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Gratitude at 29,000 feet

Leif Whittaker stands on the summit of Mount Everest 47 years after his father stood in exactly the same place

Story by Leif Whittaker ('07)

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Whittaker on reaching the summit: "For one small moment when I plant my crampons on the summit, Iím standing above everything. Everything. And there is no possible way to describe the elation I feel and the gratitude I have for the people who have made this possible." | Photo by Eddie Bauer First Ascent/Michael Brown
Leif Whittaker enjoys the views from Camp III (24,000 feet) on the Lhotse Face of Mount Everest with Cho Oyu and Pumori in the distant background. The summit of Nuptse is behind Whittaker. | Photo by Eddie Bauer First Ascent/Michael Brown
Leif Whittaker of Port Townsend is the son of Jim Whittaker, the first American to climb to the top of Mount Everest. | Photo by Eddie Bauer First Ascent/Michael Brown
Leif Whittaker nears the summit of Mount Everest. Behind him, climbers wait on the South Summit for their turns at the top. | Photo by Eddie Bauer First Ascent/Michael Brown
Mountaineer Carlos Buhler ('78) brought a Huxley College flag to the top of Mount Everest.

Our team climbs steadily through the fresh white powder that reflects our headlamps, illuminating the night. Steps and breaths go uninterrupted for hours. My toes are numb, but I can still move them. Am I willing to sacrifice a toe to get to the top? Depends on which toe. I focus on maintaining the rhythm.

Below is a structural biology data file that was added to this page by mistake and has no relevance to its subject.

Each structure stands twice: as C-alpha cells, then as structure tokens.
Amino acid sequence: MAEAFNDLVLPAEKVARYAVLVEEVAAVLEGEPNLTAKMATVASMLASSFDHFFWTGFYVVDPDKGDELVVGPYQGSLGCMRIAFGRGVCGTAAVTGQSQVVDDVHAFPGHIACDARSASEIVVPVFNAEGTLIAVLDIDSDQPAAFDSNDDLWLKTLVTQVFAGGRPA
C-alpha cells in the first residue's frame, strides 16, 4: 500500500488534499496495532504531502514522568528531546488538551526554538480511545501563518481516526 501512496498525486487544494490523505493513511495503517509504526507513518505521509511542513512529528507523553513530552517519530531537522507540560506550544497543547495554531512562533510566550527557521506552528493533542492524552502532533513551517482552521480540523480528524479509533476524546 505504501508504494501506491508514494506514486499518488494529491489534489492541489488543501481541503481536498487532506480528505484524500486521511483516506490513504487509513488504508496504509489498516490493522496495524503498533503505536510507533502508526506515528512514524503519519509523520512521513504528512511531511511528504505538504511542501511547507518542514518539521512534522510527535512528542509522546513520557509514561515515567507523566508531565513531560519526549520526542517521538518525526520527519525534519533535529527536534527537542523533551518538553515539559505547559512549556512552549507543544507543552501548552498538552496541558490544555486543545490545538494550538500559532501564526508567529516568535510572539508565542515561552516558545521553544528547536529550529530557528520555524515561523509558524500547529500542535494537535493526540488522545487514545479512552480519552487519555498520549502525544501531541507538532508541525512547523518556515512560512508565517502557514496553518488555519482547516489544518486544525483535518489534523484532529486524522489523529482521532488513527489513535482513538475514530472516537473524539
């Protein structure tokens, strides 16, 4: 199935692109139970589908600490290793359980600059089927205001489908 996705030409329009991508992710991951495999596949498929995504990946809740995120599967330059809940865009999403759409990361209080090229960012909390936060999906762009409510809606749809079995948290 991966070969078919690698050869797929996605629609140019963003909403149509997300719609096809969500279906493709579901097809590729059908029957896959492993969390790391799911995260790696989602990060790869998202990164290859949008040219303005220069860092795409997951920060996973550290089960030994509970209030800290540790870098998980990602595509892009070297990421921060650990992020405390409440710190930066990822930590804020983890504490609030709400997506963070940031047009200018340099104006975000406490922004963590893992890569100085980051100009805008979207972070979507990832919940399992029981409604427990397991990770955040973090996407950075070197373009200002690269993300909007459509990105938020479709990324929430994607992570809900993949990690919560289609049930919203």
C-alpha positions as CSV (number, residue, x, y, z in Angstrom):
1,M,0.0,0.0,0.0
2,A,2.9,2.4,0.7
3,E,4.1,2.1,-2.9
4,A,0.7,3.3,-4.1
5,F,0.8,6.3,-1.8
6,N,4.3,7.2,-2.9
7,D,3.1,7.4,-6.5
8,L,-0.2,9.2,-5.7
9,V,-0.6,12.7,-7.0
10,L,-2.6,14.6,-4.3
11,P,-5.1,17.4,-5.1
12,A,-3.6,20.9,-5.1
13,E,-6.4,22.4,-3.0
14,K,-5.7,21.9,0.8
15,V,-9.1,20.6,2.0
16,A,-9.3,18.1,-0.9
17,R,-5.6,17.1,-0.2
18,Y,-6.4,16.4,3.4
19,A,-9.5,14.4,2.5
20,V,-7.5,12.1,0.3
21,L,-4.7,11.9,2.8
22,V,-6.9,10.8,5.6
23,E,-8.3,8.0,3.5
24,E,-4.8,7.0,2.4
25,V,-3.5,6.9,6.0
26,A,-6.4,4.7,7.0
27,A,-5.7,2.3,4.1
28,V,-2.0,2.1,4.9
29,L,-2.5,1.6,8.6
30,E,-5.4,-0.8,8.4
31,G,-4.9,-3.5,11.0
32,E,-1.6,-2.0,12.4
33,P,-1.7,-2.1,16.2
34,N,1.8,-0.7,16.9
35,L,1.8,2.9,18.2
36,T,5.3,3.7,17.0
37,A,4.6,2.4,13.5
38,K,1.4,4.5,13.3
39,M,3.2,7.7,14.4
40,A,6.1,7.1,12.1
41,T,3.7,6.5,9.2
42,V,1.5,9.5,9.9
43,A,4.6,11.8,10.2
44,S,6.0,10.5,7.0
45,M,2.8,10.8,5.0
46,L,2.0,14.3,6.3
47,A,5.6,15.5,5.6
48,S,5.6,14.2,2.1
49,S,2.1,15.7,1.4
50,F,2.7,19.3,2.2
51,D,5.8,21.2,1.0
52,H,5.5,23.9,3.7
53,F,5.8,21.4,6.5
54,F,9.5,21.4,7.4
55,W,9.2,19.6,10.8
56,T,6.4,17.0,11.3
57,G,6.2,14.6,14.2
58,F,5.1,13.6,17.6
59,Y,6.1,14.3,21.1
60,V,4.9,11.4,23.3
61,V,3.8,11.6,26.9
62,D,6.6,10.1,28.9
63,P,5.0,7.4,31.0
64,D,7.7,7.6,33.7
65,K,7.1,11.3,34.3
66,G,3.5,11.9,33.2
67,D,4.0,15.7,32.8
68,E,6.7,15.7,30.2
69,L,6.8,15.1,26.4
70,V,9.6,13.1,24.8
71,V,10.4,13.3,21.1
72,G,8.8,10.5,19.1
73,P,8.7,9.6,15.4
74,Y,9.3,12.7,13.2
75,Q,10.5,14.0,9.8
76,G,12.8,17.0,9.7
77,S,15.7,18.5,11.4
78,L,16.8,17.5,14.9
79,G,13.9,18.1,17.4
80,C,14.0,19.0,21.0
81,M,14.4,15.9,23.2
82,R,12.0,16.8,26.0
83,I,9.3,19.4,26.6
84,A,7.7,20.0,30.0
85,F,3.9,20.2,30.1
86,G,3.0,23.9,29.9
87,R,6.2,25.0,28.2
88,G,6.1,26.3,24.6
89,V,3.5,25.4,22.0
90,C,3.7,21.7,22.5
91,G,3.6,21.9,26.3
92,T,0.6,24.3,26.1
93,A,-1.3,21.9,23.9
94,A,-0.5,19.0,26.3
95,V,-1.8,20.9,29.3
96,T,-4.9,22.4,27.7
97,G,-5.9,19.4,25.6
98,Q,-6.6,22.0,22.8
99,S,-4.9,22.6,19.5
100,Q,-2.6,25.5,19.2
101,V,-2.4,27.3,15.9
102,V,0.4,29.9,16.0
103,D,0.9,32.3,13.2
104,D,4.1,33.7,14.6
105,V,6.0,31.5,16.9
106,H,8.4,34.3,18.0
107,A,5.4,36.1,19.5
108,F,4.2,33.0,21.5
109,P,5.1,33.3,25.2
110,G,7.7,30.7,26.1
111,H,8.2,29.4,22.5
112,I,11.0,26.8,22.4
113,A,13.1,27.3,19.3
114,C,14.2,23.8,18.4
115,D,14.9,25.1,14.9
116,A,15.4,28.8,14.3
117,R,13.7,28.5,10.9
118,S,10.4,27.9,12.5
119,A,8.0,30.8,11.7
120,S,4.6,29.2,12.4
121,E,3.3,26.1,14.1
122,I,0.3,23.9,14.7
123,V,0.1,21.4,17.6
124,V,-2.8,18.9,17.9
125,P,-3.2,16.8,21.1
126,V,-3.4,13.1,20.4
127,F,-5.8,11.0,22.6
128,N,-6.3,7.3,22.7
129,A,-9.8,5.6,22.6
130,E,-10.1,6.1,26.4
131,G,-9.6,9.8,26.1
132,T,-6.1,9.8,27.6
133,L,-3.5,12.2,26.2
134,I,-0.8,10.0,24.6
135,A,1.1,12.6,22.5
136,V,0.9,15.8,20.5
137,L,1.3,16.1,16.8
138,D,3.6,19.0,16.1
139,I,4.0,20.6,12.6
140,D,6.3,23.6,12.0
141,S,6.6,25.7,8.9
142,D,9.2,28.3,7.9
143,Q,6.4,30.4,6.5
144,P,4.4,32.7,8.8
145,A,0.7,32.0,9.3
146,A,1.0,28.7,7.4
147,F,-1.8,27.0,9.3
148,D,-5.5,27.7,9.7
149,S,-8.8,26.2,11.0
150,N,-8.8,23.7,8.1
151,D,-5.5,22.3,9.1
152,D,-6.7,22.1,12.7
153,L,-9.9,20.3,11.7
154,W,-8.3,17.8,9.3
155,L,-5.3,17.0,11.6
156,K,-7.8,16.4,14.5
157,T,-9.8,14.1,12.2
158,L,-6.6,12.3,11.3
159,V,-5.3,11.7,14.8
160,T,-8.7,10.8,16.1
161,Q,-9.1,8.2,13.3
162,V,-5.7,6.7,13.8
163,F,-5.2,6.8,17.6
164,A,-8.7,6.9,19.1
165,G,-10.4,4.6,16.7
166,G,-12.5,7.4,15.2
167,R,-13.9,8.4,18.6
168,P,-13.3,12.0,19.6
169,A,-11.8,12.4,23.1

A dark red sun rises in the sliver of horizon that remains unclouded. The color and light energize me at the perfect time; weíre approaching a rock wall that looks extremely difficult. I clamber up, breathing with deep and frequent intensity. I feel like Iím going to suffocate. When I finally surmount the obstacle, Iím forced to my knees. Something is wrong. I canít slow my breathing. The ambient-air valve on my oxygen mask is clogged with frozen spit. I rip out the valve. Thin air mixes. I can breathe again.

Online exclusive: Last night before the summit

Approximately eight hours after leaving the South Col, I reach the South Summit (28,700 feet). Gaining a view of the last 300 feetóthe cornice traverse and the Hillary StepóI canít help but think that my father must have been crazy. A foot to my right, the Kangshung Face drops 10,000 feet to the Tibetan plateau. An inch to my left, the southwest face drops 8,000-feet to the Western Cwm. I can hardly imagine my father straddling this ridge 47 years ago and ascending the Hillary Step without the fixed-lines that we now rely on for safety. Only now do I truly understand what an amazing feat he performed.

Have you summited Mount Everest? Send us your pictures from the top of the world. Email us a photo of yourself at the top of Mount Everest, and we may include it in an online gallery of Vikings who have made it to the top. Click here to see what Carlos Buhler ('78) brought with him to the top of Everest.

Shortly, the true summit comes into view. I know Iím looking at the true summit because it is decorated with a massive tangle of prayer flags. Tears come to my eyes as I climb the last few feet and Tendi, our lead Sherpa, embraces me. Iíve dreamt of this moment for what seems like forever; the reality is more extraordinary than I ever could have imagined. For one small moment when I plant my crampons on the summit, Iím standing above everything. Everything. And there is no possible way to describe the elation I feel and the gratitude I have for the people who have made this possible.

But our climb is only half over. My fatherís Sherpa, Nawang Gombu, said it best when asked what his first thought was upon reaching the summit. He spoke for every past and present Everest climber when he said, ďHow to get down.Ē

Leif Whittaker of Port Townsend is the son of Jim Whittaker, the first American to climb to the top of Mount Everest. WWUís 2007 Outstanding Graduate in English, Leif Whittaker spent the spring of 2010 on Everest with a climbing expedition sponsored by Eddie Bauer First Ascent. Heís preparing a multimedia presentation of his expedition as well as a book proposal and hopes to climb Denali in Alaska next spring. Visit "Born Out There The First Ascent Blog," to see more photos and videos about the expedition.